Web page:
Do you have a nose that is bumpy, crooked, or asymmetrical? If so, then you may have decided to get a rhinoplasty, or nose job, to improve the way your nose looks. But what happens if you are unhappy with the results of your rhinoplasty? Some people may choose to live with their nose despite not liking the way it looks, while others may opt for a revision rhinoplasty. A revision rhinoplasty procedure can address various issues with your nose and help improve the way it looks. This blog post will explain everything you need to know about revision rhinoplasty, including what it entails and whether or not it’s right for you.
What is revision rhinoplasty?
A revision rhinoplasty is a nose job that seeks to improve the results of an earlier nose surgery. This procedure may be necessary if there are complications or issues with your first attempt at getting a new or better-looking nose. The American Academy of Plastic Surgeons (ASPS) notes that rhinoplasty is the second most common plastic surgery procedure with approximately 243,000 rhinoplasties being performed every year. The academy also notes that as many as 15% of these procedures require revision rhinoplasty.
Rhinoplasties can be challenging procedures for a number of reasons. For starters, the nose is the center point of the face. Additionally, rhinoplasties require plastic surgeons to correct both anatomical deformities and improve or maintain nasal function. Since form affects function and vice versa, there are many instances where patients may not be entirely pleased with their results due to circumstances that are out of the surgeon’s control. There are also cases, of course, where an inexperienced surgeon may simply not have the skillset to obtain the desired results.
The Challenges of Revision Rhinoplasty
When considering revision rhinoplasty, it is important that you are aware of the fact that revision rhinoplasty comes with its own unique set of challenges. In fact, some plastic surgeons do not even offer revision rhinoplasty because of these challenges. At a glance, here are some factors that can affect revision rhinoplasty:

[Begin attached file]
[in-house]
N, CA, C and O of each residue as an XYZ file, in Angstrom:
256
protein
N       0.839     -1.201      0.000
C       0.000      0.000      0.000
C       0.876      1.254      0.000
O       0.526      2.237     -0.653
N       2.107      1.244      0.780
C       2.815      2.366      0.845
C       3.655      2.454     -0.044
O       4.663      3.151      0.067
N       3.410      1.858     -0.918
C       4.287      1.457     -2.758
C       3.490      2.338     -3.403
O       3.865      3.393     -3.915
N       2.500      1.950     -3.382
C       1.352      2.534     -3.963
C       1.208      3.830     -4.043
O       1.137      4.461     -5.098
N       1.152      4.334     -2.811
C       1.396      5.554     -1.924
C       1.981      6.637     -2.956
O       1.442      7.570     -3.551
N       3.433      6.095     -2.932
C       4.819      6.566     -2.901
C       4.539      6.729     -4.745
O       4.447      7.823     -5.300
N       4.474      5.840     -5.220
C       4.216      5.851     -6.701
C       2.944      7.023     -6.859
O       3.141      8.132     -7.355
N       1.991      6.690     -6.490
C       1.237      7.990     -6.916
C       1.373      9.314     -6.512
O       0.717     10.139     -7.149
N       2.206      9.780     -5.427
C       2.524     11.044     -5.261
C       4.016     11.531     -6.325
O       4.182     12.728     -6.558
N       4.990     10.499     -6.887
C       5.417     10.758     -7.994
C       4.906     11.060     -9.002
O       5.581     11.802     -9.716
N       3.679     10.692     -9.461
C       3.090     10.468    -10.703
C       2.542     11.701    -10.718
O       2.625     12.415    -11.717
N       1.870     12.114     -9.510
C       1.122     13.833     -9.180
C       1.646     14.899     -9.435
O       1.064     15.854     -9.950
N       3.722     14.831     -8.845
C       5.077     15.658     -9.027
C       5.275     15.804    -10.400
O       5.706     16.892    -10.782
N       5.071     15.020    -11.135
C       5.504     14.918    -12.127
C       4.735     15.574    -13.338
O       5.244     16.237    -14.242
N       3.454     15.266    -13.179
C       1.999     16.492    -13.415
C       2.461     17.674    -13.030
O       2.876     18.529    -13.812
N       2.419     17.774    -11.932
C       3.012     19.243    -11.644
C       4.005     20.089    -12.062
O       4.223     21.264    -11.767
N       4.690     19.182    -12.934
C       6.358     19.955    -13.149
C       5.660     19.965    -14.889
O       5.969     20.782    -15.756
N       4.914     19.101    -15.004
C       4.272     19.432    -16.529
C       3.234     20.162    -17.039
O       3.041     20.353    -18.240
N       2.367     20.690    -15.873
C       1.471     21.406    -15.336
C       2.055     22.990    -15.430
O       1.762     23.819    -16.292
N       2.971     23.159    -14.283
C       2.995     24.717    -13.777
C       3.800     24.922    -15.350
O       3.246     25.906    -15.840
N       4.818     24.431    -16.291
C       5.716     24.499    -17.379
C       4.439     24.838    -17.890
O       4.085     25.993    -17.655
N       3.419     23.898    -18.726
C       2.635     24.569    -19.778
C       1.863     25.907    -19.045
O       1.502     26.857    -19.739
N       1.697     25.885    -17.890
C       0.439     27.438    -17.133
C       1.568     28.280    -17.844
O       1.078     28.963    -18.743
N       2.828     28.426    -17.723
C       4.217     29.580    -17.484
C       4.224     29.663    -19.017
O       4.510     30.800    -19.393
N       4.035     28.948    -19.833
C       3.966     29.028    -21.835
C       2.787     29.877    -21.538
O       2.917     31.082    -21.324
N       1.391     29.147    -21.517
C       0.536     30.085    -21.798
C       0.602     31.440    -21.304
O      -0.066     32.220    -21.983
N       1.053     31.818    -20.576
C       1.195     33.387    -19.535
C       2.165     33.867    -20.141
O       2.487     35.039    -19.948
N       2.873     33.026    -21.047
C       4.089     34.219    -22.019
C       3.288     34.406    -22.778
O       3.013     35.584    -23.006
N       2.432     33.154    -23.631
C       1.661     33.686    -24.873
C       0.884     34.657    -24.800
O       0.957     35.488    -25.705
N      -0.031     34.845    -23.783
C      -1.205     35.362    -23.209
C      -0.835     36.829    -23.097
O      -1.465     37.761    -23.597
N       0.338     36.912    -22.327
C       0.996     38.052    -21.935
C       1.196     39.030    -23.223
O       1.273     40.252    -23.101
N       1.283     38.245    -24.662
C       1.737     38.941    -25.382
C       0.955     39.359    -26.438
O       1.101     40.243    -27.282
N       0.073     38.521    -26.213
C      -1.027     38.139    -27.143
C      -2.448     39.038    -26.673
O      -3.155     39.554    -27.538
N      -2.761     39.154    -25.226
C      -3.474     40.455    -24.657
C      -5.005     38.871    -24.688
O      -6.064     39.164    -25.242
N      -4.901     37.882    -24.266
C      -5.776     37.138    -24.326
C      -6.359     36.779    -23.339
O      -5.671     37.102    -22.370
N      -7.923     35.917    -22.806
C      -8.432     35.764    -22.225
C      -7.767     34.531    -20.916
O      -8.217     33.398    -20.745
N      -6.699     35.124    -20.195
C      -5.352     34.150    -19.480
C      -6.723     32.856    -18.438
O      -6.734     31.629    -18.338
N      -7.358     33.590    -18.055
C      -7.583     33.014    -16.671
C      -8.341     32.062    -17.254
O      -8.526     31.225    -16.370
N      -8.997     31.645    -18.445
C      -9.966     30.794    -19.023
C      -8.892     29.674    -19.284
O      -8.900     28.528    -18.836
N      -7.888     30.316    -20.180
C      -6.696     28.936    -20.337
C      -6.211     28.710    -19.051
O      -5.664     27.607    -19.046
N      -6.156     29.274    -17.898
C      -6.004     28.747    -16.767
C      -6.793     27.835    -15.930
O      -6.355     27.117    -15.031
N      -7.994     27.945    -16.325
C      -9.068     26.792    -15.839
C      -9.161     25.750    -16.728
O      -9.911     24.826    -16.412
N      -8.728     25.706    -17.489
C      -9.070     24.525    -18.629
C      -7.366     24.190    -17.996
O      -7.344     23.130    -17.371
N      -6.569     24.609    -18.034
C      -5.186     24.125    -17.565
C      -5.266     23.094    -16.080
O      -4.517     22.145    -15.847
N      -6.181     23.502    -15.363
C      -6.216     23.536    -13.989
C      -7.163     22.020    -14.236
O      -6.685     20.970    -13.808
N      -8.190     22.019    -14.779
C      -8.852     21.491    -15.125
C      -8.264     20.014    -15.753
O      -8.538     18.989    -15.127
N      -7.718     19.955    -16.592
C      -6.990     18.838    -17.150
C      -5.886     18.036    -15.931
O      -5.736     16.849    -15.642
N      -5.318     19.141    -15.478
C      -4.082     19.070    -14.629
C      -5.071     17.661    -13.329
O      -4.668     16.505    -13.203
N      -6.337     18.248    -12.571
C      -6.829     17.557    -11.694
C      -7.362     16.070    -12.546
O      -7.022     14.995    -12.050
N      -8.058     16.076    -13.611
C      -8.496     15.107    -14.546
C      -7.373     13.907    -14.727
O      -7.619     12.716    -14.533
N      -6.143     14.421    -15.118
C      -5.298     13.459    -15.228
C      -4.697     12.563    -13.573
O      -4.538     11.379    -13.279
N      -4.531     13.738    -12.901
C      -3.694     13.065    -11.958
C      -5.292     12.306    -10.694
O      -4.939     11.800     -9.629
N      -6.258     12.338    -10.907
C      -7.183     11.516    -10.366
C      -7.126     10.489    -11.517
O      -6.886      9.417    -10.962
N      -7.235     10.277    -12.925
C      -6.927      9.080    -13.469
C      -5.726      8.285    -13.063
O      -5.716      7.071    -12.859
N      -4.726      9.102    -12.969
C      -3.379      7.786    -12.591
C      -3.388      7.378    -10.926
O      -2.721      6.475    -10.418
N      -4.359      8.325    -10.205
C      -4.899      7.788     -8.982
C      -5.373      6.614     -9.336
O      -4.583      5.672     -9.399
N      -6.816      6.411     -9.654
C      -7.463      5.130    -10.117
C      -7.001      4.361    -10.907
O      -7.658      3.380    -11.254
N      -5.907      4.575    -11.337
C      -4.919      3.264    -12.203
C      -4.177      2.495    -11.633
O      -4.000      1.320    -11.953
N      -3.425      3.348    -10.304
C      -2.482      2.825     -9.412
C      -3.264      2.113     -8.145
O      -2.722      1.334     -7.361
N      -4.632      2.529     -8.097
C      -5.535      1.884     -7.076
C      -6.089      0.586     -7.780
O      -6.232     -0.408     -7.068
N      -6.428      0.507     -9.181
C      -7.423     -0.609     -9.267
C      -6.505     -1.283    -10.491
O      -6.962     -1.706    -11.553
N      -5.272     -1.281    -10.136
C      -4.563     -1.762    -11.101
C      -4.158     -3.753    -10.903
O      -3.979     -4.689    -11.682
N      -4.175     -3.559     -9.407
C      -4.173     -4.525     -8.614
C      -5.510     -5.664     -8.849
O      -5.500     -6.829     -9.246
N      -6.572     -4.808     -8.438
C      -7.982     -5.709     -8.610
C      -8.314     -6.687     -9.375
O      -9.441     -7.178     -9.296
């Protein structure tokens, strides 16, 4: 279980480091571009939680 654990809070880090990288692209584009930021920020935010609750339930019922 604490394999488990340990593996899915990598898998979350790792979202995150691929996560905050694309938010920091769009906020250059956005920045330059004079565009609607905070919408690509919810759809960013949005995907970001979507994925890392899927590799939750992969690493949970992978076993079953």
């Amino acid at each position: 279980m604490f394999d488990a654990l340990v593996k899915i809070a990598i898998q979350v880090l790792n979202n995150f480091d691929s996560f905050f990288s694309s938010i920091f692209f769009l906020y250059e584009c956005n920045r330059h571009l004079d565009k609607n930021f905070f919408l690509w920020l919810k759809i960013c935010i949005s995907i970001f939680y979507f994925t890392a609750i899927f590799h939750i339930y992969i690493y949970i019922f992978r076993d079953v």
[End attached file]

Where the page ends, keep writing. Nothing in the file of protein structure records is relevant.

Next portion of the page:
Scar tissue is fibrous tissue made up of cells and collagen that forms when normal tissue is destroyed by disease, injury, or surgery. Once you’ve undergone a rhinoplasty, your nose will have varying amounts of scar tissue from the initial surgery. More scar tissue generally means that the procedure will be more complicated. This is because scar tissue affects how the nose settles after surgery and is more unpredictable than normal tissue. Your surgeon will likely minimize the amount of incisions in order to minimize the amount of additional scar tissue, which can limit the extent of the corrections being made.
A certain amount of septal cartilage is required to maintain the structural integrity of the nose, however the cartilage is usually depleted in people undergoing revision rhinoplasty. Oftentimes, this requires a cartilage graft from the ear or rib. In some cases, additional filler tissue and/or skin grafts may also be required to obtain a natural appearance with open nasal passages. These are called “composite grafts” and they can be made up of different types of tissue.
No matter how much planning goes into revision rhinoplasty, there is always the risk of certain factors that cannot be predicted. These unknown factors can further complicate the procedure and directly affect the end result.
These three factors directly affect the outcome of a revision rhinoplasty, as well as whether or not you are satisfied with your results. Due to the challenges associated with revision rhinoplasty, revision rhinoplasty has a higher rate of revision than primary rhinoplasty. With that being said, however, there are certain cases where a revision rhinoplasty may be ideal.
Do I need revision rhinoplasty?
Revision Rhinoplasty can help fix many different problems with your nose. For example, if you had a first rhinoplasty that resulted in an unnatural looking bridge of the nose (a bumpy or crooked one instead of a smooth curve), then revision surgery can help fix this problem and make it look more natural again.
Some common reasons to have revision rhinoplasty include:
- too much bone or cartilage was removed
- not enough bone or cartilage was removed
- cartilage grafts have become displaced
- scarring has led to improper healing
- asymmetries were created
- breathing has become impaired
- injury or trauma
Ultimately, revision rhinoplasty can be performed for both cosmetic and/or functional reasons. However, there are certain cases where a revision rhinoplasty may be highly recommended to correct functional issues. For example, a lack of cartilage inside the nose could cause the nasal passages to collapse and obstruct airflow.
It’s important to take the time to consider whether or not revision rhinoplasty is right for you. You should ask yourself if there are any specific problems with your nose that need to be addressed, and discuss this issue with an experienced plastic surgeon (preferably who has completed revision rhinoplasty) before going through with surgery. Although revision rhinoplasty can help improve your overall results from a previous nose job, it’s important to acknowledge that it is still possible that you won’t like how it looks afterwards.
Revision rhinoplasty is a complex surgery that aims to correct the irregularities created by previous nose jobs. Revision rhinoplasty can be performed for both cosmetic and functional reasons, although it does come with its own unique set of challenges. To determine whether revision rhinoplasty is right for you, it is recommended to consider your specific needs and consult with an experienced plastic surgeon who specializes in revision rhinoplasty before undergoing this procedure.